Manufacturers involved in litigation must properly preserve electronically-stored information (“ESI”) or potentially face daunting sanctions. A recent antitrust case, however, demonstrates that lessons—multi-million dollar lessons—remain to be learned about how to satisfy the duty to preserve evidence. The Delaware federal court clearly delivered this message by imposing a $3 million sanction, plus associated fees and costs, for a company’s failure to stop a senior executive from deleting potentially responsive ESI.
The Recent Decision
This case raises the concern that sanctions might be imposed even in situations when a company has made great efforts to preserve ESI. In GN Netcom, Inc. v. Plantronics, Inc., the court imposed sanctions on Plantronics to “punish and deter” the company, and future litigants, from engaging in bad faith destruction of responsive evidence. Upon receiving notice of an antitrust suit, Plantronics promptly issued a litigation hold to relevant employees, provided training sessions to promote compliance, and issued quarterly reminders requiring affirmative acknowledgment of compliance. Despite these efforts to comply with the litigation hold, in-house counsel later learned that one of the company’s high level executives deleted over 40% of his emails and, on several occasions, instructed others to do the same. Upon discovering his conduct, Plantronics made some efforts to recover the emails, including hiring a forensic expert, but was ultimately unable to recover all of the deleted emails. The court decided that despite taking steps to implement and enforce the litigation hold; Plantronics was still on the hook for over $3 million dollars in sanctions because of the executive’s conduct.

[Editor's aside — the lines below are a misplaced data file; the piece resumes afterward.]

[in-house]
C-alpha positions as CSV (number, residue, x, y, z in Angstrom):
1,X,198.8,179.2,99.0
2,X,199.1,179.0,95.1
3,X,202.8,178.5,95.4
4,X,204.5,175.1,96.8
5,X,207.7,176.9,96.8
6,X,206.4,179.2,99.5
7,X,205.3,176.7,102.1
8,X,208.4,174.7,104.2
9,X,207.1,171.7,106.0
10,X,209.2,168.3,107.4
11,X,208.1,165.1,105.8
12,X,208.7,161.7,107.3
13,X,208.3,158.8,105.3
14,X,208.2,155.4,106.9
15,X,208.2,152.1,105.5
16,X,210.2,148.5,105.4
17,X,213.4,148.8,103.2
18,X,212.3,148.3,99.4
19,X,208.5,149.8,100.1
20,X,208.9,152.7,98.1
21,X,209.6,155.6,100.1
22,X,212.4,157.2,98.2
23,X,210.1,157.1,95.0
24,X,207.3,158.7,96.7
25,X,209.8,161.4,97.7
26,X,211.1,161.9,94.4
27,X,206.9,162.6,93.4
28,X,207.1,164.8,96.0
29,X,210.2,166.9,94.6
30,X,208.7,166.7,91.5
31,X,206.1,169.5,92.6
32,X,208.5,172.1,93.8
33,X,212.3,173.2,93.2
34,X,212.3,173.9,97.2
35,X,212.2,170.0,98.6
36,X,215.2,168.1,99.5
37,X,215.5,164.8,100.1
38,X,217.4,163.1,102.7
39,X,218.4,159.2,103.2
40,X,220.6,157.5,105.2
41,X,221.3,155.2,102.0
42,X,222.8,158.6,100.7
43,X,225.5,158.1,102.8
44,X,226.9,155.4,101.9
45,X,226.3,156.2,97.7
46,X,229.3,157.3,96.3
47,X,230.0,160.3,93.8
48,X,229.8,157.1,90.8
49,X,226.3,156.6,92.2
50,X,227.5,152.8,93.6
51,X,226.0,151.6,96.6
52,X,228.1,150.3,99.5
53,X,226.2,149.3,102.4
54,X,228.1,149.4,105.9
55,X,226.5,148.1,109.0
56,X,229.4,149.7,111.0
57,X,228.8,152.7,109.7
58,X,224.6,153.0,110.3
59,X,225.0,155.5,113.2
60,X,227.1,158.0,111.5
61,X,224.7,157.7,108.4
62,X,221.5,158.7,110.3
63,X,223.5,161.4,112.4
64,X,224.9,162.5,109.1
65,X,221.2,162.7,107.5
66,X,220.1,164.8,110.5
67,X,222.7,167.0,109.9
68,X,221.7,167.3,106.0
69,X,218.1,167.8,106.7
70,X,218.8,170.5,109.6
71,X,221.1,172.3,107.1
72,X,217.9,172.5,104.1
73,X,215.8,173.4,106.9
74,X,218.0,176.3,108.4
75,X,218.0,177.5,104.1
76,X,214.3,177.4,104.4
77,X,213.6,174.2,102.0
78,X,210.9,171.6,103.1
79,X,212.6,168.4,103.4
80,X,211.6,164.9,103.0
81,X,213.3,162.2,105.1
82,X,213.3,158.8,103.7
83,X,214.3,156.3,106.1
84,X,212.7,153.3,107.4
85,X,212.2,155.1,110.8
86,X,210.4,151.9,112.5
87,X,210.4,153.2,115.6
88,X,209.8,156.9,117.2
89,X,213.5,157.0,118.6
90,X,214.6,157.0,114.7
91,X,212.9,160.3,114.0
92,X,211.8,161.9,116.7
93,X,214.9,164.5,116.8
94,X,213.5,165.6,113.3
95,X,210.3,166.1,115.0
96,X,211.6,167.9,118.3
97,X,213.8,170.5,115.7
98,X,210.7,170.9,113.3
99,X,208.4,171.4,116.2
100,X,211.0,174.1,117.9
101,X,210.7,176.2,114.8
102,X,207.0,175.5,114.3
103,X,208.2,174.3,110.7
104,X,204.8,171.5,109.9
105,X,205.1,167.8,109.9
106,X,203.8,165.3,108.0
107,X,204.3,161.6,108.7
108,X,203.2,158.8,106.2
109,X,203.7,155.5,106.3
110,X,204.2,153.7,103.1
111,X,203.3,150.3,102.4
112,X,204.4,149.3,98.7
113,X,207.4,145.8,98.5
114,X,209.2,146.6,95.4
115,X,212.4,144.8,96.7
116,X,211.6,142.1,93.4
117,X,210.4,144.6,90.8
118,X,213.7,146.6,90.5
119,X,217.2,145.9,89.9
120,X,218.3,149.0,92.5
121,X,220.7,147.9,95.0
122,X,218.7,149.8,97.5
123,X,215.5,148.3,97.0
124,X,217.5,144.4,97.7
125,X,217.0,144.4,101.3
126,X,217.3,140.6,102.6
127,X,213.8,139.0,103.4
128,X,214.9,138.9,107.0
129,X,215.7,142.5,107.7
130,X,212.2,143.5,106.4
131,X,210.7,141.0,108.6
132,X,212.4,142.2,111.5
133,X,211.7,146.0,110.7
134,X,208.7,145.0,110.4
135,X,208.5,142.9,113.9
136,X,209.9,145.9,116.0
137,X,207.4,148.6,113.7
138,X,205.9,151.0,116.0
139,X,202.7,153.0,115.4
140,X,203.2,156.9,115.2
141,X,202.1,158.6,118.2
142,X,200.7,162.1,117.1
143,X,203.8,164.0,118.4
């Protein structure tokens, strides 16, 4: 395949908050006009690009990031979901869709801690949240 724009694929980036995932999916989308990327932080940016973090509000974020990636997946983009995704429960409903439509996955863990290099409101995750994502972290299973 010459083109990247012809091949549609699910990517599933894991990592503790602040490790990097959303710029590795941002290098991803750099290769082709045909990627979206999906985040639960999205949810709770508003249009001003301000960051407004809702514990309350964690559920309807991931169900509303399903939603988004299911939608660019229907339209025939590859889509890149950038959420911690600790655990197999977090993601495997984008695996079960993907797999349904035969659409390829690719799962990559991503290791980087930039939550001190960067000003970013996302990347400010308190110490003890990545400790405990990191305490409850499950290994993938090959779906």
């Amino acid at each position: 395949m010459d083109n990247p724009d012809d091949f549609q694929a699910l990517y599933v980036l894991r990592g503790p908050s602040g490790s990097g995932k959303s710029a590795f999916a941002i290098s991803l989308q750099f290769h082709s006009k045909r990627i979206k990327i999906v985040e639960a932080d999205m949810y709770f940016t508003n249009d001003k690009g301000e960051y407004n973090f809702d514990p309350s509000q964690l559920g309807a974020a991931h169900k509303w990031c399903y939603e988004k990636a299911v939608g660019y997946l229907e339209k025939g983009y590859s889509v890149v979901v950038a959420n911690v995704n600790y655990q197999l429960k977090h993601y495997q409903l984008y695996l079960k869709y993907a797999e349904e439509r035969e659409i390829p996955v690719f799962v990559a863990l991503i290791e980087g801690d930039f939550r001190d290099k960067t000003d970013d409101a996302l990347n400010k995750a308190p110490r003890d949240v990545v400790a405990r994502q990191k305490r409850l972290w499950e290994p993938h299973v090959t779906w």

Plantronics is a sophisticated company with in-house counsel and a system to ensure preservation of data coupled with training sessions and numerous reminders of the litigation hold. Yet, the conduct of one high-level executive nullified these efforts.
First, recognize that no system is perfect and that vigilance is key to helping to ensure that “rogue” actors will be identified as soon as possible. Companies may consider systems to periodically review specific employees’ compliance with litigation holds.
Second, training is essential. It is too easy to become complacent about the preservation of ESI. Training should include examples of inappropriate conduct and methods to report suspicious instructions or observations.
Third, if spoliation occurs, the litigant must be as open as possible with the court and opposing parties regarding the situation and the steps being taken to remedy the problem. Be sure to coordinate with outside counsel in implementing ESI-preservation systems. No company wants to face sanctions like the seven-figure penalty imposed in GN v. Plantronics.